The Montréal Canadiens haven’t played a game since May 12, an overtime loss to the Edmonton Oilers. While the rest of the league’s playoff series are underway, the Canadiens have had to sit back and watch the playoff games (and a few remaining regular-season games) until they face off against the Toronto Maple Leafs in Game 1 at Scotiabank Arena on Thursday night.
This long layoff means that some teams have played three games before the Habs even begin their playoff series. The seven-day wait could ultimately impact their performance out of the gate, especially against a team like the Maple Leafs. However, it could also have the opposite effect, potentially giving the Canadiens a leg up on their forever rivals.
Lessons From the (Out) Break
The most telltale sign of performance potential comes as a result of another long layoff the Habs were forced to take earlier this season. They were required to postpone four games and miss 10 days of team activities as Joel Armia and Jesperi Kotkaniemi tested positive for COVID-19. From March 20-29, the team was prohibited from taking part in practices or team-related activities. After their return, their inconsistency was noticeable.
Although they came storming out of the gates with a 4-0 shutout win over the Oilers, their performances following that dominant victory were far from consistent. They lost seven of their next 11 games, including three contests at the hands of the lowly Ottawa Senators. Given that their next four games (at least) are against one of the league’s most dominant teams, the combination doesn’t necessarily bode well. The Canadiens clearly struggled with consistency coming off the COVID-related layoff (as they have throughout the season). A similarly long pause as they wait to get their playoff series underway, coupled with the fact that they’ll be facing one of the league’s best teams, means extra vigilance will be needed if the Habs want to avoid falling asleep at the wheel.
Return of the Kings
The long layoff between ending the regular season and starting the playoffs could have some positive impacts, too, mainly in terms of getting players rested and healthy. Captain Shea Weber participated in a full practice for the first time since sustaining an upper-body injury on April 28 against the Maple Leafs. The Canadiens’ most recent practice had him paired with deadline acquisition John Merrill on the third duo. Weber’s return means his stabilizing presence is back in the dressing room and his leadership will provide a spark to the team. Canadiens’ forward Tyler Toffoli said of his captain:
“Weby’s a beast. He’s a warrior and he’s going to do whatever it takes to win. I know he was like a little kid being able to start shooting and playing physical and we had a couple of battle drills for him today and he looked awesome.”Candiens’ forward Tyler Toffoli on the impact of Shea Weber’s return to practice and game action (from “Canadiens’ Shea Weber is 100-Per-Cent Ready for Game 1 vs. Leafs” Stu Cowan. Montréal Gazette. 19/05/2021.)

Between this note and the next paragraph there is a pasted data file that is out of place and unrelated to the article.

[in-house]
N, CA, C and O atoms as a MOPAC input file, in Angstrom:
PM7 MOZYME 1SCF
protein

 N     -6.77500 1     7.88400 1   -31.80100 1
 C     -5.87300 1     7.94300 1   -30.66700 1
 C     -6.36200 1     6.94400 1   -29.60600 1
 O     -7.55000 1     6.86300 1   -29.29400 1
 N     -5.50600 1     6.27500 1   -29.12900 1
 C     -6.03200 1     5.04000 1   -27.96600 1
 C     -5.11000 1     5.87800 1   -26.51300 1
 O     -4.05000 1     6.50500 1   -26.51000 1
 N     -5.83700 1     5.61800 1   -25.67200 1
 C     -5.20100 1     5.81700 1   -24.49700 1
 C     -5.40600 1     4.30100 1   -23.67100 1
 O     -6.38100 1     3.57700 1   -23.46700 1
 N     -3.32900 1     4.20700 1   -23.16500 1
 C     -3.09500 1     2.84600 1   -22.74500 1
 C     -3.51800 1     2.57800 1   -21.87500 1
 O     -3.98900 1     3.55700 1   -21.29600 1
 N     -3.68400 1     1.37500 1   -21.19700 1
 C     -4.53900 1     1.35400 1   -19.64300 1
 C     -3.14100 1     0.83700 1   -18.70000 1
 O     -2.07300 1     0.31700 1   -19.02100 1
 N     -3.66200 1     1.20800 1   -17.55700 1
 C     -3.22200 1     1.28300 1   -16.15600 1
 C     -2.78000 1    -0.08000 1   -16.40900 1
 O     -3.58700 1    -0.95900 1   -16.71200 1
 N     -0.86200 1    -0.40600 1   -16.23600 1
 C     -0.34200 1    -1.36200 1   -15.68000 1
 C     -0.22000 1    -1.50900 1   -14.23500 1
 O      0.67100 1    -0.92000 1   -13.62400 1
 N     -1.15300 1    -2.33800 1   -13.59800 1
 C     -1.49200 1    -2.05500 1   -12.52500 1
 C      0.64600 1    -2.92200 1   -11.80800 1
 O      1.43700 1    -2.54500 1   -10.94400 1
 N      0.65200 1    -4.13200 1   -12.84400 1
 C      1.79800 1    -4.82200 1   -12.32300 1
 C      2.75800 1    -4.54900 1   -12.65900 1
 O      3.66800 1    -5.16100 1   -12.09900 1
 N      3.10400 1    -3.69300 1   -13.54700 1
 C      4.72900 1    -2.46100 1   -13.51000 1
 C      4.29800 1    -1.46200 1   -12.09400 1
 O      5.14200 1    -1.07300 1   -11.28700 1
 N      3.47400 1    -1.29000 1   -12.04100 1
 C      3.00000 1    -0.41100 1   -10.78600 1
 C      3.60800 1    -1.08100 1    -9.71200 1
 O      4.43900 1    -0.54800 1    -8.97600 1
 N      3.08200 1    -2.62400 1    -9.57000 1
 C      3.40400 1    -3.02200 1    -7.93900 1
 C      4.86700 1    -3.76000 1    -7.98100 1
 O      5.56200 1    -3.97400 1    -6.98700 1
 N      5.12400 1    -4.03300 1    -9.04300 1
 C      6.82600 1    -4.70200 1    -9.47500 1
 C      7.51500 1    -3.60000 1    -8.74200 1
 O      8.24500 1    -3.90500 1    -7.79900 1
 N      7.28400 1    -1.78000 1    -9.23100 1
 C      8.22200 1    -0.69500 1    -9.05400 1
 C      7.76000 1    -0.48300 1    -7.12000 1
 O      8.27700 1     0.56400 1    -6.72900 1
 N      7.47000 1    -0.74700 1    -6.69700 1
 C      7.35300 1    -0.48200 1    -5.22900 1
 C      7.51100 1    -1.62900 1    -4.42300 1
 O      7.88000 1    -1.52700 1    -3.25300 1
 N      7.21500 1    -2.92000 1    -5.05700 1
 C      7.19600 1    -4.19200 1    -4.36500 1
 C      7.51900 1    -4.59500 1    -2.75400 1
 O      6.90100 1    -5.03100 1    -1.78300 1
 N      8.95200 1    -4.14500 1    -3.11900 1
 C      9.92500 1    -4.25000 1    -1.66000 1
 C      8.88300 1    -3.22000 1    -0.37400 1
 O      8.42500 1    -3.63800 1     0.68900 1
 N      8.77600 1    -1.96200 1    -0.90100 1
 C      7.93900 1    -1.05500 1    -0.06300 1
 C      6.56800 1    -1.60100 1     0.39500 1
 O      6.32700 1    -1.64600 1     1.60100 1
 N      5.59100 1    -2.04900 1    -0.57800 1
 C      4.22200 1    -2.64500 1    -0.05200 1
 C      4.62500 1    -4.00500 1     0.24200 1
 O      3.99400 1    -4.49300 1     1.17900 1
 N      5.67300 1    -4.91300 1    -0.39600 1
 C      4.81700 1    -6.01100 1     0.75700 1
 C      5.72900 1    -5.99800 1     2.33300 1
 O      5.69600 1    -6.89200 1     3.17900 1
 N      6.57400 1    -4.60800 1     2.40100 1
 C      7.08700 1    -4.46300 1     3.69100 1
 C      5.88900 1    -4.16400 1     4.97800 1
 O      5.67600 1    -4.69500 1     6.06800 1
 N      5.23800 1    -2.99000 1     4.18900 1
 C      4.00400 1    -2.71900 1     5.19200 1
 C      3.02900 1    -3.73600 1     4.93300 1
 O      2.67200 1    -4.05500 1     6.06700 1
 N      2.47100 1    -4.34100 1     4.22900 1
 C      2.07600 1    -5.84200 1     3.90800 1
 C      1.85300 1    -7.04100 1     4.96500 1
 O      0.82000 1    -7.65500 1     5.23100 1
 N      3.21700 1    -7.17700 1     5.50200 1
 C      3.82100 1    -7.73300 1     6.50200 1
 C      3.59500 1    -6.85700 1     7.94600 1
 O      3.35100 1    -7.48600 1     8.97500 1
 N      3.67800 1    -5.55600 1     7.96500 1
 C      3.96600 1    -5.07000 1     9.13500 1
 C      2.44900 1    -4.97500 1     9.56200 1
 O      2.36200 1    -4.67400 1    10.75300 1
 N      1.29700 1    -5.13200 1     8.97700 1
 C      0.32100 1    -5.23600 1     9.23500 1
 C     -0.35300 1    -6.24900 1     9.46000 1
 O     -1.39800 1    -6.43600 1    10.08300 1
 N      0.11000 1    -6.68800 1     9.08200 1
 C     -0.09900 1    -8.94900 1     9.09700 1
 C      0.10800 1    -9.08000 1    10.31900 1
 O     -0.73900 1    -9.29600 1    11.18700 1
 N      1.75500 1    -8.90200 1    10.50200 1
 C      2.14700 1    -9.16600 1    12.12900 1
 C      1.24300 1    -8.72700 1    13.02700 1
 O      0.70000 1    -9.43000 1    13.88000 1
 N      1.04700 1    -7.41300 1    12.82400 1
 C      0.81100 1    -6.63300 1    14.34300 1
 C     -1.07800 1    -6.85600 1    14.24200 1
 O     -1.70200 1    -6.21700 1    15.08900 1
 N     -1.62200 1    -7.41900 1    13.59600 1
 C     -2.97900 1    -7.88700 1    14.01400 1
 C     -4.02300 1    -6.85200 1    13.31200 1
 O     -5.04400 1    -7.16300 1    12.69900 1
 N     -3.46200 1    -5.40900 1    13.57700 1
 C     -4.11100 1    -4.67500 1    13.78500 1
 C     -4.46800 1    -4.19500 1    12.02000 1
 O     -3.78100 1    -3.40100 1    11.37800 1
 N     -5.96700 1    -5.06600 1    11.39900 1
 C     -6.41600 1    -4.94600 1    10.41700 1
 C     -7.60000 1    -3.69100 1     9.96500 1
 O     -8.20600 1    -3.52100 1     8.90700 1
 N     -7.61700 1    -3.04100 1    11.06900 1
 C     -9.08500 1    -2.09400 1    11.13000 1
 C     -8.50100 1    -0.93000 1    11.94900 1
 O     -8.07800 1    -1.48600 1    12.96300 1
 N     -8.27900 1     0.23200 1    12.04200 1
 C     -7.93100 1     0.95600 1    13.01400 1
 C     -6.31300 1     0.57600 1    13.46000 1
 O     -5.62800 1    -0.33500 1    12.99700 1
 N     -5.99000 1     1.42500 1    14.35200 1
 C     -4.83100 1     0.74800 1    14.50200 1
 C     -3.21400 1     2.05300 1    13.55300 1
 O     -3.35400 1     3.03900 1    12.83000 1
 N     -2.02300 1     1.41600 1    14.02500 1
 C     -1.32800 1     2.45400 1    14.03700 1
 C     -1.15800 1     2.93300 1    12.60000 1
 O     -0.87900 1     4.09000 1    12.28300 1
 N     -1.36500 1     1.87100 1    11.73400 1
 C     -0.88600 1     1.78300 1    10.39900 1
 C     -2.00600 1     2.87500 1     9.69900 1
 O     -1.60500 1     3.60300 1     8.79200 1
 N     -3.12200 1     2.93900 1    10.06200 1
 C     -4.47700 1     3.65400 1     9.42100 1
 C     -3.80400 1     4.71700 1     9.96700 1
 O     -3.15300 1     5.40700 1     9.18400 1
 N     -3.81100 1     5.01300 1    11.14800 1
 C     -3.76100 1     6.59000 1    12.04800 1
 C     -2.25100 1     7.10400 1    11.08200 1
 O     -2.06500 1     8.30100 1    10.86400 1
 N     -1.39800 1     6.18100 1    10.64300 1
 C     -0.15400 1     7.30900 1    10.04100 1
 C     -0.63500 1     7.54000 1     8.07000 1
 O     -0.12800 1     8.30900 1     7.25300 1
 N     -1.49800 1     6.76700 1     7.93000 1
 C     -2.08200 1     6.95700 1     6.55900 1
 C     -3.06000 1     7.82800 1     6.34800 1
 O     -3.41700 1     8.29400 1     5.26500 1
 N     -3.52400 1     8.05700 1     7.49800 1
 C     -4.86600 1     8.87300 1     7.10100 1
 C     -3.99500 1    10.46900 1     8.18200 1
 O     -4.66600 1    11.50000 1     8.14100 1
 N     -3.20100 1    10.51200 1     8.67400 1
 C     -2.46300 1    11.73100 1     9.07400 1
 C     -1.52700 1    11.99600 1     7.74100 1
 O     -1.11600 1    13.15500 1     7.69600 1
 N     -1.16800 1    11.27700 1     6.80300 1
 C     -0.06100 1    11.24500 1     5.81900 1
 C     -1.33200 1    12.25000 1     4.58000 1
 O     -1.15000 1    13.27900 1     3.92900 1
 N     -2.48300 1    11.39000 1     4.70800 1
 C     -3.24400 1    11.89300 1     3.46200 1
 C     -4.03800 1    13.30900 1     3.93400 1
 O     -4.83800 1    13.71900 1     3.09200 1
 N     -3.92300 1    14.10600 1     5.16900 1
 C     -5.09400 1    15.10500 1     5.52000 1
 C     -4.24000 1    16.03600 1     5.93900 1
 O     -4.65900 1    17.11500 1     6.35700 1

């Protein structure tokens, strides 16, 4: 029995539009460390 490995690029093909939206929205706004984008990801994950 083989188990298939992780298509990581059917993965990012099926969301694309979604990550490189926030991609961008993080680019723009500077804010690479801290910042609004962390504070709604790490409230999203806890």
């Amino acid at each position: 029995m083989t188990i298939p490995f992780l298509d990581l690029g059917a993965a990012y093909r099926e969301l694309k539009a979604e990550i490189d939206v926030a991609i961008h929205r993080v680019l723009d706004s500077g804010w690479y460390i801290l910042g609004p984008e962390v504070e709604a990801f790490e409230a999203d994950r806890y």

The Habs are also awaiting the return of goaltender Carey Price and forward Brendan Gallagher, both of whom have missed significant time and are currently undergoing a conditioning stint with the Laval Rocket. Price has been out of the lineup since April 19 after suffering a concussion against the Oilers, and Gallagher since April 5, also against Edmonton. Gallagher’s return could provide a much-needed spark for the Canadiens, as he’s been described as the team’s most impactful player.
Like the captain Shea Weber, Gallagher’s leadership and tenacity will prove a catalyst for the team. Price’s presence in the blue paint would also shore up the Habs’ back end, something they’d no doubt need against Auston Matthews, Mitch Marner, and John Tavares.
A Leaf Layoff
While the Canadiens are forced to endure a long layoff, the Maple Leafs also are waiting. While the Habs can use it to get healthy and return a full squad for Thursday night, the Leafs are forced to just sit and wait. This could mean that the hot streaks of Matthews and others are interrupted, and perhaps not as much of a factor come the start of Game 1.
The long layoff, coupled with the recent performances of some of the lesser thought of players like Rasmus Sandin and Riley Nash, could mean that the Maple Leafs will have some complicated lineup decisions to make. The potential for a lineup carousel may mean that some players get overlooked. I know they usually say too much depth is a good thing, but constant changes can really sap a team’s momentum come playoff time.
Head coach Sheldon Keefe also faces a decision regarding forward Zach Hyman. Having suffered a sprained MCL, Keefe was adamant about inserting him on the top line with Matthews and Marner, even though he hasn’t played since April 18. This could result in an aggravation or worsening of his injury, which could ultimately prove detrimental to the Leafs’ performance. Hyman is one of the Leafs’ most reliable and driven players, and overworking him too soon may result in him having to miss time in the postseason. If this happens, expect the Canadiens to jump at the opportunity to gain some ground.
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The fact that the Canadiens haven’t played in a full week might result in a sluggish start and a loss of momentum, but it could also mean the same for their opponents. The Habs can use the time off to get their full squad back, and it’ll force the Leafs to make some interesting and potentially series-changing lineup choices. Both teams will likely be impacted, despite how much we’re all itching for the series to get going.
Covering the Pittsburgh Penguins and other topics for The Hockey Writers. Also a big fan of the Chicago Cubs and progressive rock music.